National Glaucoma Awareness Month is an important time to spread the word about this sight-stealing disease. Glaucoma is a group of eye diseases that gradually steal sight without warning and is the leading cause of irreversible blindness. Although the most common forms primarily affect the middle-aged and the elderly, glaucoma can affect people of all ages. Currently, more than 3 million people in the United States have glaucoma, and experts estimate that half of them don’t know they have it. The National Eye Institute projects this number will reach 4.2 million by 2030, a 58 percent increase. Moreover, among African American and Latino populations, glaucoma is more prevalent.
What is Glaucoma? – When fluid cannot drain properly from your eye, the pressure is not regulated and builds, damaging the optic nerve. As glaucoma damages the small fibers in the optic nerve, your vision worsens. If all of the fibers are gone, you will become blind. As much as 40% of vision can be lost without a person noticing. Glaucoma is called “the sneak thief of sight” since there are no symptoms and once vision is lost, it’s permanent. There is no cure for glaucoma—yet. However, medication or surgery can slow or prevent further vision loss. The appropriate treatment depends upon the type of glaucoma among other factors.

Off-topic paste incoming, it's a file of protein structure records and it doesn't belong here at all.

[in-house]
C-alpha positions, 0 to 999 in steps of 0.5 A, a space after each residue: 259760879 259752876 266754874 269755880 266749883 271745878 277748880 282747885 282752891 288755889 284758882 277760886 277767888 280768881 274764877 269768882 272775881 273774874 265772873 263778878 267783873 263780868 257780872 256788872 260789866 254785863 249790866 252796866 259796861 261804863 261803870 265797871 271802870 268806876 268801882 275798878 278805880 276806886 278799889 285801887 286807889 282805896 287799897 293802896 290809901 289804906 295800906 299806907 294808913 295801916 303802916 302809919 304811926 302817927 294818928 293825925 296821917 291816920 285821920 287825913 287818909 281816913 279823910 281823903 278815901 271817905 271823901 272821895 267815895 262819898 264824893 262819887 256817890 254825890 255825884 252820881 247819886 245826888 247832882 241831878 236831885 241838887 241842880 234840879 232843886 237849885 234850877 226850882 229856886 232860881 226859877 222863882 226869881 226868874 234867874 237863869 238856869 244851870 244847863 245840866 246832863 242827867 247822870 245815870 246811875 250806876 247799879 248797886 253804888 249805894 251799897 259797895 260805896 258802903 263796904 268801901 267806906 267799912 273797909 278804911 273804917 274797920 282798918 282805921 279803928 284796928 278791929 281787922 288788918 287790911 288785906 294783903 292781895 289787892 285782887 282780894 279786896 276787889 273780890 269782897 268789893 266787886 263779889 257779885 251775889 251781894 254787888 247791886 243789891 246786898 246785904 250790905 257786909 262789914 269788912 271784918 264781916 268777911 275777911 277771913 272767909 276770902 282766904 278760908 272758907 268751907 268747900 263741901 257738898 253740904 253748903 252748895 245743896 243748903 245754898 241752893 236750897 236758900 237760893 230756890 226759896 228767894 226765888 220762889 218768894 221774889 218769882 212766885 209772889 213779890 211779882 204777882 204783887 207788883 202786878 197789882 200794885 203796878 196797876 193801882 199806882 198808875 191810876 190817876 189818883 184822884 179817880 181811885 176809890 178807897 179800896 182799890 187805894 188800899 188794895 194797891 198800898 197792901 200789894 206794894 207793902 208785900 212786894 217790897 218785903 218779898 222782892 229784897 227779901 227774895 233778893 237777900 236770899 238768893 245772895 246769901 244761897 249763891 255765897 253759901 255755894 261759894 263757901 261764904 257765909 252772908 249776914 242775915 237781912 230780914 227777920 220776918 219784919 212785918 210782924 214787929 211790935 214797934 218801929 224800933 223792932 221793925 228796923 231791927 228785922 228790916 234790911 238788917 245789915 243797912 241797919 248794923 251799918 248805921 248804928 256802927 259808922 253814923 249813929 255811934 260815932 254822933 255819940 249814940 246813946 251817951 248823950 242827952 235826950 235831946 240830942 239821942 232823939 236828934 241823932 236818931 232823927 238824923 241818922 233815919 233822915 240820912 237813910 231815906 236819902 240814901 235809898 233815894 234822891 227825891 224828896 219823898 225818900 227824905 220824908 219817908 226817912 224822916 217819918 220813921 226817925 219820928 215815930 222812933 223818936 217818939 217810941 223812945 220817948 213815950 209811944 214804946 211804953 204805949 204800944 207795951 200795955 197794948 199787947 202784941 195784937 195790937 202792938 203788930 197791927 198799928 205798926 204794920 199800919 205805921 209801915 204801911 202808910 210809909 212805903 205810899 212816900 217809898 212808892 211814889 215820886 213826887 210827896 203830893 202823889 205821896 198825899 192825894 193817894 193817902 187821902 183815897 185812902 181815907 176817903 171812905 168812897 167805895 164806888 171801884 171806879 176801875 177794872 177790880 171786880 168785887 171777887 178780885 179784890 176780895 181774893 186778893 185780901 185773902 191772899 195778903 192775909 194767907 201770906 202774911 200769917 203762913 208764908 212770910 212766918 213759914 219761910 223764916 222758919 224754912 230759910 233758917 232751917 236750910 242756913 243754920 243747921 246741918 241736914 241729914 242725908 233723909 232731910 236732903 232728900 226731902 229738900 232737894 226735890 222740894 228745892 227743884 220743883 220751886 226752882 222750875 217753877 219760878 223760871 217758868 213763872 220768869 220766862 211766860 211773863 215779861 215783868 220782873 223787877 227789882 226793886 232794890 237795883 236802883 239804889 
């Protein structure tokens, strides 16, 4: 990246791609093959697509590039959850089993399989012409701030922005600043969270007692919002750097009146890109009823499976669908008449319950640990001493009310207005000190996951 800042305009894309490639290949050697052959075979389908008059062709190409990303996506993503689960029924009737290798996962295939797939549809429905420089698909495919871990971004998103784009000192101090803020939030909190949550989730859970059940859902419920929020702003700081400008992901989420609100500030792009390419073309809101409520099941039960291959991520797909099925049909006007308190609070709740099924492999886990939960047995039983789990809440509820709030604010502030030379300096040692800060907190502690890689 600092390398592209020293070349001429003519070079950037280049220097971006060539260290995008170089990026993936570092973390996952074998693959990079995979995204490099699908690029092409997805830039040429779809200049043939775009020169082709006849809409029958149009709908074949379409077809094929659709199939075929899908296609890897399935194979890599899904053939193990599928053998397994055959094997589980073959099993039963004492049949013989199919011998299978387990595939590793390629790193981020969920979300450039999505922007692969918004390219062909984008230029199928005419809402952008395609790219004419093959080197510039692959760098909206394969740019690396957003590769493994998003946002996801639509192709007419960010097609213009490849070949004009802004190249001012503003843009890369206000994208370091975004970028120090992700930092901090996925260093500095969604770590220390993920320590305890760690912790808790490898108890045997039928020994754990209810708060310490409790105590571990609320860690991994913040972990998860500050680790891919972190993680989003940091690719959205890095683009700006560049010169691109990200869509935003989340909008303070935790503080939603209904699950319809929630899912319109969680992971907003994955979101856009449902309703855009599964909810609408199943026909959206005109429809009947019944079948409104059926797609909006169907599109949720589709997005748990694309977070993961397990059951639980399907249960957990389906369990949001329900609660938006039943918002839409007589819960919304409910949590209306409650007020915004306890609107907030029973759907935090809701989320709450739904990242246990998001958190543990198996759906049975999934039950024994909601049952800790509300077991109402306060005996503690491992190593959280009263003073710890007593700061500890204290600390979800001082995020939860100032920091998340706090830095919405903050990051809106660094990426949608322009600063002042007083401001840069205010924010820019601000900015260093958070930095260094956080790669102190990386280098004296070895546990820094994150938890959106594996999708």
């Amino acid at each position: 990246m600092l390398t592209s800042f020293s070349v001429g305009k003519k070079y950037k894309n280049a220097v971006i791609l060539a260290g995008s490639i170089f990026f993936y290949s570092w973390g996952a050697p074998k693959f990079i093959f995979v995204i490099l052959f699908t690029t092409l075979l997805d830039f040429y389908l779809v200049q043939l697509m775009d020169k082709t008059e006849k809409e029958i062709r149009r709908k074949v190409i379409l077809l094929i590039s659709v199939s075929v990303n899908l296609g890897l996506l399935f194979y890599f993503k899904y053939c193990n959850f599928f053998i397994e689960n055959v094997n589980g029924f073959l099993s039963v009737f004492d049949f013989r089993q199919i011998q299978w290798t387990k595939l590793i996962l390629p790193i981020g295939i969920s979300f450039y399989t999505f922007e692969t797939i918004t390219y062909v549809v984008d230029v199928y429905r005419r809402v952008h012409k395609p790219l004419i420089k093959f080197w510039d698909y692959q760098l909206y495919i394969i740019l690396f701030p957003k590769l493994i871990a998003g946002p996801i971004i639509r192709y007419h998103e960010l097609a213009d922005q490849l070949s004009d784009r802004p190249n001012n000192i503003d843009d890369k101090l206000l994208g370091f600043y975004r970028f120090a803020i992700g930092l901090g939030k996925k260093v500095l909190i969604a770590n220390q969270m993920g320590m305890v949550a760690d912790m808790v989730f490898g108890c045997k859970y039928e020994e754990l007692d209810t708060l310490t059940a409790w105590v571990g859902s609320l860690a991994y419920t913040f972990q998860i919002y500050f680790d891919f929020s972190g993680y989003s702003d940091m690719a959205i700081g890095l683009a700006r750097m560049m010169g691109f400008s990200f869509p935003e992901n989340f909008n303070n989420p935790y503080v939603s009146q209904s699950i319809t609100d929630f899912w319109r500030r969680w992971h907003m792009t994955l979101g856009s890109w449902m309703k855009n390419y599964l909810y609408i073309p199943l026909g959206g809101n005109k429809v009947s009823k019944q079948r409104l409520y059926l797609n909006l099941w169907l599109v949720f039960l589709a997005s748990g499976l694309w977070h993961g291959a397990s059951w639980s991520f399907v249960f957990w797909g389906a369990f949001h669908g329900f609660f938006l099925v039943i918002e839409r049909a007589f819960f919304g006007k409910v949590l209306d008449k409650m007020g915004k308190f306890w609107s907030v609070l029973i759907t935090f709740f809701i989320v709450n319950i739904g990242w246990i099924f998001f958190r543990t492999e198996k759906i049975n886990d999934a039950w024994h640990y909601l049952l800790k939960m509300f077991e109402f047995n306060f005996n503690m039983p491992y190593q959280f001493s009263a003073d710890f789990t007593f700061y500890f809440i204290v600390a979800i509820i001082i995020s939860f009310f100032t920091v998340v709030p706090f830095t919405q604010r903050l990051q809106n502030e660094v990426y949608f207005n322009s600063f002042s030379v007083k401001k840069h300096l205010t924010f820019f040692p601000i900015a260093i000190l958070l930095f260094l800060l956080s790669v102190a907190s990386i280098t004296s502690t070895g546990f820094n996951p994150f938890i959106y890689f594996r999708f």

Risk Factors – Are you at risk for glaucoma? Those at higher risk include people of African, Asian, and Hispanic descent. Other high-risk groups include: people over 60, family members of those already diagnosed, diabetics, people with chronic steroid usage, and people who are severely nearsighted. Regular eye exams are especially important for those at higher risk for glaucoma, and may help to prevent unnecessary vision loss.
Regular Eye Exams are Important – The World Health Organization estimates that 4.5 million people worldwide are blind due to glaucoma. In the most common form, there are virtually no symptoms. Vision loss begins with peripheral or side vision, so if you have glaucoma, you may not notice anything until significant vision is lost. Early detection is vital to stopping the progress of the disease. The best way to protect your sight from glaucoma is to get a comprehensive eye examination. Then, if you have glaucoma, treatment can begin immediately.
For more information, please visit www.aoa.org/patients-and-public/eye-and-vision-problems/glossary-of-eye-and-vision-conditions/glaucoma